Firearm fatalities in Western Sydney 1994–2003

Amanda Jeffery; Bogdan Hulewicz; Neil Langlois; Dianne Little; Peter Ellis
December 2007
Forensic Science, Medicine & Pathology;Dec2007, Vol. 3 Issue 4, p252
Academic Journal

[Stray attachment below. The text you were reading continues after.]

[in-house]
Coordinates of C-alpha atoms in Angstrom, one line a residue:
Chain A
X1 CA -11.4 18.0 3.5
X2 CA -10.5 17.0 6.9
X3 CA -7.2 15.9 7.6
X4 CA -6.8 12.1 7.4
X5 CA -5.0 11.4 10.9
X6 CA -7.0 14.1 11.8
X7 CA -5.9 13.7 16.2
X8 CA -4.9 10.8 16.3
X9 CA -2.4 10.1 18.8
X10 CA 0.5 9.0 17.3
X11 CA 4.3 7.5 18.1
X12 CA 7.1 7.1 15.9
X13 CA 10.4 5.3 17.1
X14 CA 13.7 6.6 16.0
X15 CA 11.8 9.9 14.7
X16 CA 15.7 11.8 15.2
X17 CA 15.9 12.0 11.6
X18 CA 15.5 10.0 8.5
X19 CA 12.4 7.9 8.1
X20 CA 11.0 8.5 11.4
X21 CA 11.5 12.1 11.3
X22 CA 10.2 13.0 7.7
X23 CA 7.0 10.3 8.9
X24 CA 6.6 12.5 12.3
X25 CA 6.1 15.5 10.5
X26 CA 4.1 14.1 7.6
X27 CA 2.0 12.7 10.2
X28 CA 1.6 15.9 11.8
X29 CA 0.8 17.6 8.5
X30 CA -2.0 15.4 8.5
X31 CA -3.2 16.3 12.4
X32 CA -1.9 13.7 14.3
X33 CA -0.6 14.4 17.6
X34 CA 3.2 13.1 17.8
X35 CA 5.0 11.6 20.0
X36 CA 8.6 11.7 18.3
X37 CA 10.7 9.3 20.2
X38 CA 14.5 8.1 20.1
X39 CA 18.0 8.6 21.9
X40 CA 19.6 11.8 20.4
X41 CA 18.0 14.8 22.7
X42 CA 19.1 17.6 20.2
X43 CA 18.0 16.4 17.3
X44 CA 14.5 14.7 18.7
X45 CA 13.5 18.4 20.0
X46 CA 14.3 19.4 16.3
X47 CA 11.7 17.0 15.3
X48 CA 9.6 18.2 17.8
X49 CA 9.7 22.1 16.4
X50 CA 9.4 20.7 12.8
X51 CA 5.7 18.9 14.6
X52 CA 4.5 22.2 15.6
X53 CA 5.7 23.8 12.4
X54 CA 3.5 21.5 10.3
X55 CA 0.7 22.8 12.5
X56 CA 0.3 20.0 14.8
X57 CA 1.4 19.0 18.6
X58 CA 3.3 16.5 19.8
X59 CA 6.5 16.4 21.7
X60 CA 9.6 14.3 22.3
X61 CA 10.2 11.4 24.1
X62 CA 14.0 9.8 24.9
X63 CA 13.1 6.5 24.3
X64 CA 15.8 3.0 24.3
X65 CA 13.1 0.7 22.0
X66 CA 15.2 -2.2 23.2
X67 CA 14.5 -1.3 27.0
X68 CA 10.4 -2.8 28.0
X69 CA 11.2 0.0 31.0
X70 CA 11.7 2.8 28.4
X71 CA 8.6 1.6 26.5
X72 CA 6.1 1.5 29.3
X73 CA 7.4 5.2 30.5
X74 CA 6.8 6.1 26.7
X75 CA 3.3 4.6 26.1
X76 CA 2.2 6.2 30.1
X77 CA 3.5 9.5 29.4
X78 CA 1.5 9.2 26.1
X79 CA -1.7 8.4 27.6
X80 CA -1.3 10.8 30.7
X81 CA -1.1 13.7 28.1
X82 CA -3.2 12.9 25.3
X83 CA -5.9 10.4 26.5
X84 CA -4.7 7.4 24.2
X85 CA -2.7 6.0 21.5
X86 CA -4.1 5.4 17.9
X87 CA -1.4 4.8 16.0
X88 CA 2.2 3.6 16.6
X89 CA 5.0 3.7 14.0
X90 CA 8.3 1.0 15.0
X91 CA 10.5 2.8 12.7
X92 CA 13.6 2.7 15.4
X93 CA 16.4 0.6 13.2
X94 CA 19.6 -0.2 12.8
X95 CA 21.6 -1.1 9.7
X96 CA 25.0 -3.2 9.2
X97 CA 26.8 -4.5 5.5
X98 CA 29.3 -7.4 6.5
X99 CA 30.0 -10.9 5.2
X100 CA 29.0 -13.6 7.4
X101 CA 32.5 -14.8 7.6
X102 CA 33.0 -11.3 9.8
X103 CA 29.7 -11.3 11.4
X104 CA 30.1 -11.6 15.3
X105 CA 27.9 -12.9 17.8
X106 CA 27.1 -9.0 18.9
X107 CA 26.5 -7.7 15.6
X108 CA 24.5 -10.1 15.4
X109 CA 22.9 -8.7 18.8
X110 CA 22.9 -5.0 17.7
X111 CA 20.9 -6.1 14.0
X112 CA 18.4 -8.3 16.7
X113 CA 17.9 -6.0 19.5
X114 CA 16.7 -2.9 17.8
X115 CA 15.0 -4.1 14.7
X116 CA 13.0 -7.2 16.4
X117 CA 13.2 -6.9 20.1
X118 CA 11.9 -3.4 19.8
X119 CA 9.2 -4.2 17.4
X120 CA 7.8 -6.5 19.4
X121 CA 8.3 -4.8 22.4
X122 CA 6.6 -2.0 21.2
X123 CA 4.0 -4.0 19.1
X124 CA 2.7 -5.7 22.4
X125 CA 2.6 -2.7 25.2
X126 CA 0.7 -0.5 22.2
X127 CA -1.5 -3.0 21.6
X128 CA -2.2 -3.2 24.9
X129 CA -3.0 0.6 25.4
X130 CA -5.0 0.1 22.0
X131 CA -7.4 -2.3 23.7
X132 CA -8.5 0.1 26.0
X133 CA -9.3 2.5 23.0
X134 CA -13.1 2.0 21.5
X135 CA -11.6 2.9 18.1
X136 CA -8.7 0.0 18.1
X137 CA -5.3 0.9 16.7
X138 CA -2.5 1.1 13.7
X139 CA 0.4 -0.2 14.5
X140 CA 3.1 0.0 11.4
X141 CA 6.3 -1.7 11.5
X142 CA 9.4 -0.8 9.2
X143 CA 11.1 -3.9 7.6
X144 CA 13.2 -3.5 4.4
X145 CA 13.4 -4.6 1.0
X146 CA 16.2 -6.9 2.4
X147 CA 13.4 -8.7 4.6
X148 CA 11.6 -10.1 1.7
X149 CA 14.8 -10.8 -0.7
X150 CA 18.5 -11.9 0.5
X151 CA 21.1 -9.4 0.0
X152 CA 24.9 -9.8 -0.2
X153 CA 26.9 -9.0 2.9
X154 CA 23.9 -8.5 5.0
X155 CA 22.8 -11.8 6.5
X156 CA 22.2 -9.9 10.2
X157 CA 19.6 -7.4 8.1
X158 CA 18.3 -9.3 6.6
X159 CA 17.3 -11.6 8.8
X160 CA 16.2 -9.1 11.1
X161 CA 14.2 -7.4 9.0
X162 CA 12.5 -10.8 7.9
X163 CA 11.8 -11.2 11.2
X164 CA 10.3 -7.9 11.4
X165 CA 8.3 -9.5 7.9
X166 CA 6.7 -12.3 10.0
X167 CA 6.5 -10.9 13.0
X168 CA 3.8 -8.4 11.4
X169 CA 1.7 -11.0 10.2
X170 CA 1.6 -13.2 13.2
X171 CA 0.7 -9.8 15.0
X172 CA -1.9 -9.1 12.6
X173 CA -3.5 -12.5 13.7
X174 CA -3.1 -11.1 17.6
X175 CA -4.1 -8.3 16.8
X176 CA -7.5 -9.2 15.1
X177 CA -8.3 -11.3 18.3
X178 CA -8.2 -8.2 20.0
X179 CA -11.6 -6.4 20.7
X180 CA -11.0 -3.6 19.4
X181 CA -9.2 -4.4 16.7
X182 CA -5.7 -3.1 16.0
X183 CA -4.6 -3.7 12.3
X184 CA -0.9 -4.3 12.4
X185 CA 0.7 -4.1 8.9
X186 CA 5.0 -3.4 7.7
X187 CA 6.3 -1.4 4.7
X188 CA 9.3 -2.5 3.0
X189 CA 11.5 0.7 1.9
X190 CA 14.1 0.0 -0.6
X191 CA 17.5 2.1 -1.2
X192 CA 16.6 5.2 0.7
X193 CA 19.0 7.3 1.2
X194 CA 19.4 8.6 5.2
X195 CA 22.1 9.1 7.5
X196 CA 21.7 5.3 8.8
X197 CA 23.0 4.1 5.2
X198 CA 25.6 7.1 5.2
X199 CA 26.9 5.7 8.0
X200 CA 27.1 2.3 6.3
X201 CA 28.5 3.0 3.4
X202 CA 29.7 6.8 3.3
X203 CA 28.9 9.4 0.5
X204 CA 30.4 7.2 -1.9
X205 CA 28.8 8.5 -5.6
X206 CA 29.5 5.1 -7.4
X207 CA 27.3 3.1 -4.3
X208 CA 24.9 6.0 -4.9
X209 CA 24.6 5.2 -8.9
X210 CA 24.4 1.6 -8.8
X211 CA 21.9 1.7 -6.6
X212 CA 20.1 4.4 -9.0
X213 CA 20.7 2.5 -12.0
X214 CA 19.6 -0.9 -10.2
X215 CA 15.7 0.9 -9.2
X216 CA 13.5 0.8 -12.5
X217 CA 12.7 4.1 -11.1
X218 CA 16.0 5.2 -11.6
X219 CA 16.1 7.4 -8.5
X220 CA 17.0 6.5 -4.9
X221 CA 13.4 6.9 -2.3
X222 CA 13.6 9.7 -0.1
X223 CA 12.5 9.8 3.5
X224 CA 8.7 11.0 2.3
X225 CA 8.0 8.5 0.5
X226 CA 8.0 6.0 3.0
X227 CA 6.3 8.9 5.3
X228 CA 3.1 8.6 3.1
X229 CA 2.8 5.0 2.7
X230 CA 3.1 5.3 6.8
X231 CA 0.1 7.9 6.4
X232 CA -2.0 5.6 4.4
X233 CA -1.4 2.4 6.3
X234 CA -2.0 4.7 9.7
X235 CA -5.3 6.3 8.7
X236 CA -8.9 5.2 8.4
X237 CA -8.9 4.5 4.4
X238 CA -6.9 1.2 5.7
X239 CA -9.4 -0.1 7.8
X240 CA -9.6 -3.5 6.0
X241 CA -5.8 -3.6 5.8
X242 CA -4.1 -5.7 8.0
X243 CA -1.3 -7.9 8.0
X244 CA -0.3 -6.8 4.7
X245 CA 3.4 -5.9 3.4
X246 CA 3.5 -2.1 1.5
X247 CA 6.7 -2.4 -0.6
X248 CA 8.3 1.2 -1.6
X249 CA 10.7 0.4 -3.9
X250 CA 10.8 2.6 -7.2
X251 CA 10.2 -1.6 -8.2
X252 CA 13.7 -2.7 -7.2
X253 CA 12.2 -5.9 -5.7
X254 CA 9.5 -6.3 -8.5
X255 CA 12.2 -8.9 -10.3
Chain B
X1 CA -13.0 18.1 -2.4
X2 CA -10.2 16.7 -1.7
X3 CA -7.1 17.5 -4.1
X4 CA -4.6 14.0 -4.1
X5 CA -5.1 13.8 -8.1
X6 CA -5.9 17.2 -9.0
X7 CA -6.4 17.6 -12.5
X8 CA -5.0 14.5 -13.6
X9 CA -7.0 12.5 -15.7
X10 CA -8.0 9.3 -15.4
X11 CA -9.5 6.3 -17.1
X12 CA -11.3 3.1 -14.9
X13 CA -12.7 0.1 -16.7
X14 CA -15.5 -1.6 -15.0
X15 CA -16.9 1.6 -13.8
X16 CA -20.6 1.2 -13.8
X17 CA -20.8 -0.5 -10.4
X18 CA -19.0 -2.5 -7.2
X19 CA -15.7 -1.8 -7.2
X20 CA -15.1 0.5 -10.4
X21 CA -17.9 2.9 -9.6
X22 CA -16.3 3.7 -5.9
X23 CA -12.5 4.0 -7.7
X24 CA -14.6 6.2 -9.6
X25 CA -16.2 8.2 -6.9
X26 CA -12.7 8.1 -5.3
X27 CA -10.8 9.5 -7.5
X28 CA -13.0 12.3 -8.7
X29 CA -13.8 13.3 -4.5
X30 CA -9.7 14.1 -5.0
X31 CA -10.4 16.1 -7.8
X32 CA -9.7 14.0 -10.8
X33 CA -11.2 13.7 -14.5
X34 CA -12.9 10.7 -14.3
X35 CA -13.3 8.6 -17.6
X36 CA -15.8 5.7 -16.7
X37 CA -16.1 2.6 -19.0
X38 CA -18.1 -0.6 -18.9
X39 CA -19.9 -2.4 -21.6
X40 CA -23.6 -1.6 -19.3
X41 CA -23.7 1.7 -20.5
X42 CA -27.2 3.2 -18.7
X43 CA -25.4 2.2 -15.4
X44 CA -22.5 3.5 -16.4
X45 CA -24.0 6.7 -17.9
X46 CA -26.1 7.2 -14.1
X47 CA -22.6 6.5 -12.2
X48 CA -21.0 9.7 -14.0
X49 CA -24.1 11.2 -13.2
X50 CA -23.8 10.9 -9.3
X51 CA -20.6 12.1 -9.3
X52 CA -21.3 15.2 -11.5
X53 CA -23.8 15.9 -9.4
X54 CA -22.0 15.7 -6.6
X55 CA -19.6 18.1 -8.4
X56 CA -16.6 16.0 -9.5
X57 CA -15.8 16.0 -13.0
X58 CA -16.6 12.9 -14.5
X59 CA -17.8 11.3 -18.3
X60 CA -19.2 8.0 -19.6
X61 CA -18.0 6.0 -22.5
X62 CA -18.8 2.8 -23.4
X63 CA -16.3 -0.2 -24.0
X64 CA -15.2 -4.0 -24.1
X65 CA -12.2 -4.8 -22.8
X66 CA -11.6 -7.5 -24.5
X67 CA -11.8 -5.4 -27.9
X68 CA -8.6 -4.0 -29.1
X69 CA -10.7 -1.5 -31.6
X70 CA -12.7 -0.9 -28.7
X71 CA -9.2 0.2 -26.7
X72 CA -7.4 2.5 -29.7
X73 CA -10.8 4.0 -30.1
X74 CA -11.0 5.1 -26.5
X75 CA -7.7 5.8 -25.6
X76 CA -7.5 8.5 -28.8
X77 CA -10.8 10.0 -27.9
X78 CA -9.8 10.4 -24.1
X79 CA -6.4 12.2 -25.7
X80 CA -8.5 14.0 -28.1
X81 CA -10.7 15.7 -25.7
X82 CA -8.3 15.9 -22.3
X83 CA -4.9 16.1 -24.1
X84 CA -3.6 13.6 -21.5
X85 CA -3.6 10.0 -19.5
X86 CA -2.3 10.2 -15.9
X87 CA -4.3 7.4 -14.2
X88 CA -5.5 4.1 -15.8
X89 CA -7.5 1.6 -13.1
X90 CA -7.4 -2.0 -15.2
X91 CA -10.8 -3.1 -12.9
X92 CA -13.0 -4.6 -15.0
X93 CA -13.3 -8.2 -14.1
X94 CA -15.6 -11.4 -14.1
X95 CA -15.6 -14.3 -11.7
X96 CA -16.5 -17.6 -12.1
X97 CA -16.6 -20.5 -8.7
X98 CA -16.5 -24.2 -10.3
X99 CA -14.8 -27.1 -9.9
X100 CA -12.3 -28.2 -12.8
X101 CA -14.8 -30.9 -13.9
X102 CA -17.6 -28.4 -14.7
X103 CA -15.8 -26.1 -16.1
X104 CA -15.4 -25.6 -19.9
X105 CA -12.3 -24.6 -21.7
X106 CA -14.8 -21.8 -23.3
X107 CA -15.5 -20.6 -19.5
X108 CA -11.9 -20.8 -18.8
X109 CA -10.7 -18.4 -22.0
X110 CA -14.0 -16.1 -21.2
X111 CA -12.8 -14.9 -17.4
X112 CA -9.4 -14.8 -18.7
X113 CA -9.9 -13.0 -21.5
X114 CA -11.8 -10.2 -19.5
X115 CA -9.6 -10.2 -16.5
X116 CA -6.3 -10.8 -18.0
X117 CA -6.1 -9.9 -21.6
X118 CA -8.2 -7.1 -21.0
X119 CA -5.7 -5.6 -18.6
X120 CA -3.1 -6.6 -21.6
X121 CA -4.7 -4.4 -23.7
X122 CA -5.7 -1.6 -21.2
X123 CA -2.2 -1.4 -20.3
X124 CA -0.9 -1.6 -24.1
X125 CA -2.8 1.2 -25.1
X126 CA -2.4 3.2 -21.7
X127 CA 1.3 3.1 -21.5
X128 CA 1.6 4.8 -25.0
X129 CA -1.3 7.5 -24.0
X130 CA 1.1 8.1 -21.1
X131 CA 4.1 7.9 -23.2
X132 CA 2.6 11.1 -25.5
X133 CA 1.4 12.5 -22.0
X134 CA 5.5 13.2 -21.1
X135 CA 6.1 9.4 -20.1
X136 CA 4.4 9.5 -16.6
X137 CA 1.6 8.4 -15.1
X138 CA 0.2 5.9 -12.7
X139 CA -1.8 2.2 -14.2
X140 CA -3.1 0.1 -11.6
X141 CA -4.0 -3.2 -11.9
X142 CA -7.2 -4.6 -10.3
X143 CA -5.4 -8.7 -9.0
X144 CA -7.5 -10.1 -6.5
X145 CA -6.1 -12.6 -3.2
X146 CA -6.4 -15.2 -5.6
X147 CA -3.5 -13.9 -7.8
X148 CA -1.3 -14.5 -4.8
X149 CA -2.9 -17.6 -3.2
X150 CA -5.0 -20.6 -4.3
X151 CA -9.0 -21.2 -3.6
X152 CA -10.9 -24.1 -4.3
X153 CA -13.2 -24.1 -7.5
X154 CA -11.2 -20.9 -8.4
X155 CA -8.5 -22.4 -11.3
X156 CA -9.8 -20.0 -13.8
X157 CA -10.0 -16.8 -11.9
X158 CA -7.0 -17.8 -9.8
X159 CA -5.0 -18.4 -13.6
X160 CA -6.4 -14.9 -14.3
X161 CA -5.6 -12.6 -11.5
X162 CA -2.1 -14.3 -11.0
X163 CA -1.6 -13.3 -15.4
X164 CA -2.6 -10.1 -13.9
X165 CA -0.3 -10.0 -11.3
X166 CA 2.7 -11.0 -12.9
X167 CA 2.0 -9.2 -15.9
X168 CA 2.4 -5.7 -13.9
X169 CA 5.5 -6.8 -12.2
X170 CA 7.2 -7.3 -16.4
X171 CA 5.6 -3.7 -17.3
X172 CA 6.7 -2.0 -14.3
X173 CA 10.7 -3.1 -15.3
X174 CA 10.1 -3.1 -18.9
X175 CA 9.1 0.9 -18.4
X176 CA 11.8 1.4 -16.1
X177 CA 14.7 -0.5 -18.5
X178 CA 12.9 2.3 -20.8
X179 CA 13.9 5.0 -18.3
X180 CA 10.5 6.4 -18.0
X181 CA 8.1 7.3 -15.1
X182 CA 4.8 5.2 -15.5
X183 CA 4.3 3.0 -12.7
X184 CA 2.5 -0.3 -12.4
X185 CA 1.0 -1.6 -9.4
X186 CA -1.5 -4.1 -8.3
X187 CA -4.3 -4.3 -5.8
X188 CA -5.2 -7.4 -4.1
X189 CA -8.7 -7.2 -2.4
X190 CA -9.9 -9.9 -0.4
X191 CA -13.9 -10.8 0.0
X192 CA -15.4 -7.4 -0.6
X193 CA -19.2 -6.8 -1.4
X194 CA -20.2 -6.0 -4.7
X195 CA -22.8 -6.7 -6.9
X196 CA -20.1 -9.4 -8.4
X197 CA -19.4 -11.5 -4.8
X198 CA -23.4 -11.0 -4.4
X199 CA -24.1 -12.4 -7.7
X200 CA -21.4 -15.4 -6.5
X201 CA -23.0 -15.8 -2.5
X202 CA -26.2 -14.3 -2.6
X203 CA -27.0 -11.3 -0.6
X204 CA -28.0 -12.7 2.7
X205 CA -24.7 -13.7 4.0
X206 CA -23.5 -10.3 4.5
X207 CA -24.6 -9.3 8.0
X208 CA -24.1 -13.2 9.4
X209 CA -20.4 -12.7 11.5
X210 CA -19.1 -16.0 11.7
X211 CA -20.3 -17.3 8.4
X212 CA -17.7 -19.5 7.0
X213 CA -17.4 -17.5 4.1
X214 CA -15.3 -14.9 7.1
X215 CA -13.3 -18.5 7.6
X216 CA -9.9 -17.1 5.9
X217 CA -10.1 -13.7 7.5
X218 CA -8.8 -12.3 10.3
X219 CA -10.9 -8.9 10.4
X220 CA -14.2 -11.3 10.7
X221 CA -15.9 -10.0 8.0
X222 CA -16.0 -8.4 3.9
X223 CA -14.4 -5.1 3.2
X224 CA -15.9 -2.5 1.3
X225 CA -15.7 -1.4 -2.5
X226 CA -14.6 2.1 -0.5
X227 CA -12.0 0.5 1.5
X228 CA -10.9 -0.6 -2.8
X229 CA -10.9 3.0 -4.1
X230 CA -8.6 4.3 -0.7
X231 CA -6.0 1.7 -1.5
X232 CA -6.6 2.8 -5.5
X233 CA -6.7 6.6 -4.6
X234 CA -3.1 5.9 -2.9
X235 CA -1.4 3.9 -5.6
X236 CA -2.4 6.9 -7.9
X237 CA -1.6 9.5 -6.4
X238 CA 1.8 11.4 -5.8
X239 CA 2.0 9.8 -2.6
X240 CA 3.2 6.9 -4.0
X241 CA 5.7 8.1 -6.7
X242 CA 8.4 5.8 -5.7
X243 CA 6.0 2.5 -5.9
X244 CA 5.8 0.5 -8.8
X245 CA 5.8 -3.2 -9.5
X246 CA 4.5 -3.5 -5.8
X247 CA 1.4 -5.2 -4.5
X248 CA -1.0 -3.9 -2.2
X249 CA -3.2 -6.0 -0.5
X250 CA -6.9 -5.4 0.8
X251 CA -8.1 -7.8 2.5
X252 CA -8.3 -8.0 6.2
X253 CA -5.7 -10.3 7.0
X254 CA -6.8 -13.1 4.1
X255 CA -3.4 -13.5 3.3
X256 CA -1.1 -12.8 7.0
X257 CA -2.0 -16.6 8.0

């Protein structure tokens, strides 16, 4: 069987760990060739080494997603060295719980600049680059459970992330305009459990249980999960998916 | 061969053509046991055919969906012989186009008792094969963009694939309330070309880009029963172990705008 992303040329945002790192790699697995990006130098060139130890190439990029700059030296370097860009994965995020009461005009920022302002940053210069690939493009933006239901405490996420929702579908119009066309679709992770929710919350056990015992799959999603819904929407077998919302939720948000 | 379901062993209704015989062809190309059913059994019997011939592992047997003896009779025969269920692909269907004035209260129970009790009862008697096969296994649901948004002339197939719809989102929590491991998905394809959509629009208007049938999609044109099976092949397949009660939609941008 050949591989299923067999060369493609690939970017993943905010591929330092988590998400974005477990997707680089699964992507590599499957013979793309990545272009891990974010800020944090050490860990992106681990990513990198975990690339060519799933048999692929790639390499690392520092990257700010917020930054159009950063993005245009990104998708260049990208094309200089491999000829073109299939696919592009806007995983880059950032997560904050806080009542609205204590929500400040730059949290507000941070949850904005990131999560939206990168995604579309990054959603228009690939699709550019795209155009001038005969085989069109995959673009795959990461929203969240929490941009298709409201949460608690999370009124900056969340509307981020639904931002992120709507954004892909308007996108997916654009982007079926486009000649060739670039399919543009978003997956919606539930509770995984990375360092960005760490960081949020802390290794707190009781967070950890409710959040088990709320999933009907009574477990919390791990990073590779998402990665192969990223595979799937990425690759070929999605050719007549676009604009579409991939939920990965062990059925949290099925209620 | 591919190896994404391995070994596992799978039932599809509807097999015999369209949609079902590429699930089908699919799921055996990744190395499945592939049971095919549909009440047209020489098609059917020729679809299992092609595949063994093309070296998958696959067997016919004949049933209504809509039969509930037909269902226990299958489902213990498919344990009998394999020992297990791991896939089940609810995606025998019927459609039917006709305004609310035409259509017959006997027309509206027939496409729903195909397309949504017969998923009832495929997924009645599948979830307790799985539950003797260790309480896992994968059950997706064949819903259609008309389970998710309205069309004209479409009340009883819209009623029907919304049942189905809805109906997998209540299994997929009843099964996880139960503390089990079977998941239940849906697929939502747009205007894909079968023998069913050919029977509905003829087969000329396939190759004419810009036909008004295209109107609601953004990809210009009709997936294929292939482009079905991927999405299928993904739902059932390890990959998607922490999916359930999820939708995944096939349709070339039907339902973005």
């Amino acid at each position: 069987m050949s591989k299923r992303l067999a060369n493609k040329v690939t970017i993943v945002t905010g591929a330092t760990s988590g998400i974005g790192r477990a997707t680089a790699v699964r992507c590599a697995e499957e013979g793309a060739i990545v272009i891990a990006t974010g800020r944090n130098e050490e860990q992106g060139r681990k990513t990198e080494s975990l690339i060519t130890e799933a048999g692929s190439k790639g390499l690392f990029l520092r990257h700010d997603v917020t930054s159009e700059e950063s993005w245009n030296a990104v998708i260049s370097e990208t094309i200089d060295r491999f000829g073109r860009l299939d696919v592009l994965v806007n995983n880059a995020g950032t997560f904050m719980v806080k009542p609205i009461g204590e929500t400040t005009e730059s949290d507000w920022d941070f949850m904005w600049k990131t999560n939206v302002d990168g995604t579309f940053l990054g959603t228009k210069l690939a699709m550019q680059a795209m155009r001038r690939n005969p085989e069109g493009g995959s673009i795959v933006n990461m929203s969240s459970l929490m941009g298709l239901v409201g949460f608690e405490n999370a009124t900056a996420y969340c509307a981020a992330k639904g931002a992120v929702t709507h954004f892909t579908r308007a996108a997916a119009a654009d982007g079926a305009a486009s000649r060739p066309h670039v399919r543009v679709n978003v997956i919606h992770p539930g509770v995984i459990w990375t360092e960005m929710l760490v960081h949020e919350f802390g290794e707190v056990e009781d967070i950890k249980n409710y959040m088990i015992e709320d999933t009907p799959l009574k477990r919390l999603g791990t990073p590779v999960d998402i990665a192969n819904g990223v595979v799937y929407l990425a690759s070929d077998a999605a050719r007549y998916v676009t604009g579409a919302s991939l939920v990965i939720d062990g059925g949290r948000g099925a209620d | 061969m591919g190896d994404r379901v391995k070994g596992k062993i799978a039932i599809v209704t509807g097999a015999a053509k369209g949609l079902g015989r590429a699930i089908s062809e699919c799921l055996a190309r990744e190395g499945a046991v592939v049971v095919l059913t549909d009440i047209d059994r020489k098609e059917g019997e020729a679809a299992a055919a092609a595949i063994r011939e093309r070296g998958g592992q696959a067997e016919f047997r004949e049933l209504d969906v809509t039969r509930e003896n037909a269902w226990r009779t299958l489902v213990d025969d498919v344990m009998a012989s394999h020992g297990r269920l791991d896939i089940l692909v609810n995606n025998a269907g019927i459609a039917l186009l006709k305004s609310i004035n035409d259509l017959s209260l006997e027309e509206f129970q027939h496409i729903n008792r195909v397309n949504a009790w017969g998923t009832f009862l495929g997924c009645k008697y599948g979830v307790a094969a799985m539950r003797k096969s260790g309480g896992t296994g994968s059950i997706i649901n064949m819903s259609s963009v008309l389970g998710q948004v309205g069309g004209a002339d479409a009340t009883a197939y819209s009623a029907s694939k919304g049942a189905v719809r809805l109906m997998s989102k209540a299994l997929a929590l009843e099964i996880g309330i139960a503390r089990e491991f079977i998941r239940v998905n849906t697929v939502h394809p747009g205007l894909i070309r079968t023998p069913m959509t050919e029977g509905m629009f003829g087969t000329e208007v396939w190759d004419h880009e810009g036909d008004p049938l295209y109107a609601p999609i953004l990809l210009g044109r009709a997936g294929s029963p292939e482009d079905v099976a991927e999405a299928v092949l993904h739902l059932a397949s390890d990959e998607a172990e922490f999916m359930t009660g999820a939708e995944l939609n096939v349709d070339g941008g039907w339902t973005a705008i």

Abstract  This study reviews firearm-related deaths (homicidal, suicidal and accidental) from 1994 to 2003 in the Western Sidney area, Australia, serviced by the Westmead Department of Forensic Medicine, in order to document the features of the cases and to assess the effect of the introduction of the NSW Firearms Act in 1996. There were 211 fatalities involving firearms (1.8% of all of the Coroner’s cases for the period); firearm deaths were classified as homicide (75), suicide (134) or accidental (2). There was a clear peak of homicide deaths by firearm in the 20–29 age group, whereas the suicide peak was broad, spanning the ages 20–69 years. More suicides occurred at home than homicides and a higher proportion of suicides were by rifle than homicides, which favoured hand guns. Entry wounds in suicides mostly involved the head, with the chest being the commonest entry site in homicides. The only statistically significant trend was for an increase in the number of firearm-related suicides in males, comparing the number of deaths pre- and post-firearm law introduction. The study includes reports of two suicides by unusual weapons: a home-made pipe gun and a spear gun.


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